Don Baylor, the 1979 American League MVP, died Monday of cancer. He was 68.
"Don passed from this earth with the same fierce dignity with which he played the game and lived his life," his wife, Rebecca, said in a statement.
He died Monday at a hospital in Austin, Texas, his son, Don Baylor Jr., told the Austin American-Statesman.
Baylor played for the Orioles, Athletics, Angels, Yankees, Red Sox and Twins over a 19-year career. He was an All-Star and the MVP winner with the Angels in 1979, when he led the majors in RBIs and runs and also set career highs in home runs and hits.
He reached the World Series three straight times at the end of his career from 1986 to 1988 and won the title with the Twins in 1987.
Baylor batted .260 with 338 home runs and 1,276 RBIs in his career. He led the majors seven times in being hit by pitches during a season, including taking 35 of them in 1986 with the Red Sox. He drew 267 HBPs in his career.
He was also known for speed as a younger player, including a career-high 52 steals with Oakland in 1976, and was a bruising baserunner who loved to break up double plays. He finished with 285 steals.
Major League Baseball Players Association executive director Tony Clark issued a statement Monday on the deaths of Baylor and Darren Daulton, the former Philadelphia Phillies All-Star who died Sunday at the age of 55.
"Words cannot express the sadness we feel today, as cancer claims two more of the baseball-playing fraternity's proudest and strongest members," Clark said. "Darren Daulton and Don Baylor will be deeply missed by the entire baseball community. During their playing careers and beyond, both Darren and Don selflessly helped generations of young players transition from wide-eyed rookies into successful Major Leaguers. Don's commitment to the game and its future also inspired him to play an instrumental role in helping the MLBPA establish itself as a bona-fide union.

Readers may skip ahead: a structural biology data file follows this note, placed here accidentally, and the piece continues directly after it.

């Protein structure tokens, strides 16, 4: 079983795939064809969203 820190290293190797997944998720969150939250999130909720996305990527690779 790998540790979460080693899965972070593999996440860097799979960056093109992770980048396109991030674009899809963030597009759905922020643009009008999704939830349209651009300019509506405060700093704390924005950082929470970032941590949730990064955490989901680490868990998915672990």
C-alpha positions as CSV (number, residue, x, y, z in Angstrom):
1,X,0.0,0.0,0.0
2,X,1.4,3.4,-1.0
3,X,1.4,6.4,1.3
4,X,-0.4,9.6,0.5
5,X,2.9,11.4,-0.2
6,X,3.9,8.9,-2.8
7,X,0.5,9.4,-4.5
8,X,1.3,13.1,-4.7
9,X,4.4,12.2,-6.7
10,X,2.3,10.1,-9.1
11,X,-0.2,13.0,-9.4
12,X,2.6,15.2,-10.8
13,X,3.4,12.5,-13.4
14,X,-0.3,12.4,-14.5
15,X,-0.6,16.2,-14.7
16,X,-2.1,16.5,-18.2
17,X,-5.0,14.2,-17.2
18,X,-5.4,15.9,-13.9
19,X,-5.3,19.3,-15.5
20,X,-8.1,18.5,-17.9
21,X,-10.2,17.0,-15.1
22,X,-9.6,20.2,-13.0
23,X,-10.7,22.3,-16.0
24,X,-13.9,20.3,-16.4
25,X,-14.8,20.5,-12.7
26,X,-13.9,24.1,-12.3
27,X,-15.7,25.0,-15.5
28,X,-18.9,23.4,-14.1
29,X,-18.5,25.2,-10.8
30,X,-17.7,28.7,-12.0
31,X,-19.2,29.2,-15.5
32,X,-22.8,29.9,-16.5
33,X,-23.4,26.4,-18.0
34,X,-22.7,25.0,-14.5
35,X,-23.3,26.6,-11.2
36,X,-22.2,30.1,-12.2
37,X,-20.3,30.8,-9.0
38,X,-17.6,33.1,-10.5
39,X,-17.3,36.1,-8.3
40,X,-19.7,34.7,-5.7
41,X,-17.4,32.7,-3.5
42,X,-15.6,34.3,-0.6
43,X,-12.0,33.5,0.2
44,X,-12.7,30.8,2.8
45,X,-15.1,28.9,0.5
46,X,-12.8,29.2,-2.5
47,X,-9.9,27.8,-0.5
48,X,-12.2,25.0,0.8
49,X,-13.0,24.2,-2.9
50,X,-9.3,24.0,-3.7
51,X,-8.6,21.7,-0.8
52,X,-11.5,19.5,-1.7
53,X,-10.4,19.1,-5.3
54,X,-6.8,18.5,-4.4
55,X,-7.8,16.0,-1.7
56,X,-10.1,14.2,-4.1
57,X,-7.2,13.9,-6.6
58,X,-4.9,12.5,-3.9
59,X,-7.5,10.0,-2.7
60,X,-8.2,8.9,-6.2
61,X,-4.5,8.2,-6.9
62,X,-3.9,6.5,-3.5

"Our thoughts and prayers are with Darren's and Don's families, friends and legions of fans."
MLB commissioner Rob Manfred also expressed his condolences to the families of Baylor and Daulton in a statement.
"Throughout stints with 14 different major league teams as a player, coach or manager, Don's reputation as a gentleman always preceded him," Manfred said.
After his playing career, Baylor served as the manager of the Colorado Rockies for their inaugural season in 1993. He was the team's skipper for six seasons and took the Rockies to their first postseason appearance in 1995, when he also was named National League Manager of the Year. Baylor is one of four men, along with Frank Robinson, Joe Torre and Kirk Gibson, to win both an MVP and Manager of the Year award, according to ESPN Stats & Information research.
Baylor also managed the Chicago Cubs from 2000 to 2002. He had a career record of 627-689 as a manager.
He was diagnosed with multiple myeloma 14 years ago, according to his family. He partnered with former Yankees pitcher Mel Stottlemyre to increase awareness and promote research of the disease.
Born June 28, 1949, in Austin, Baylor was a second-round pick by Baltimore in 1967 and chose baseball over a chance to be the first black football player at Texas. Two years later, the Longhorns became the last all-white team to win a national championship.
Mostly a designated hitter but also an outfielder and first baseman, Baylor went to junior college before joining the Orioles organization. He made his big league debut in 1970 and spent six years with Baltimore. After a year in the first of two stints with Oakland, Baylor played six seasons for the Angels.
The Orioles and Angels opened a three-game series against each other on Monday night in Anaheim with a moment of silence for Baylor.
Baylor is survived by his wife, son and two granddaughters.
The Associated Press contributed to this report.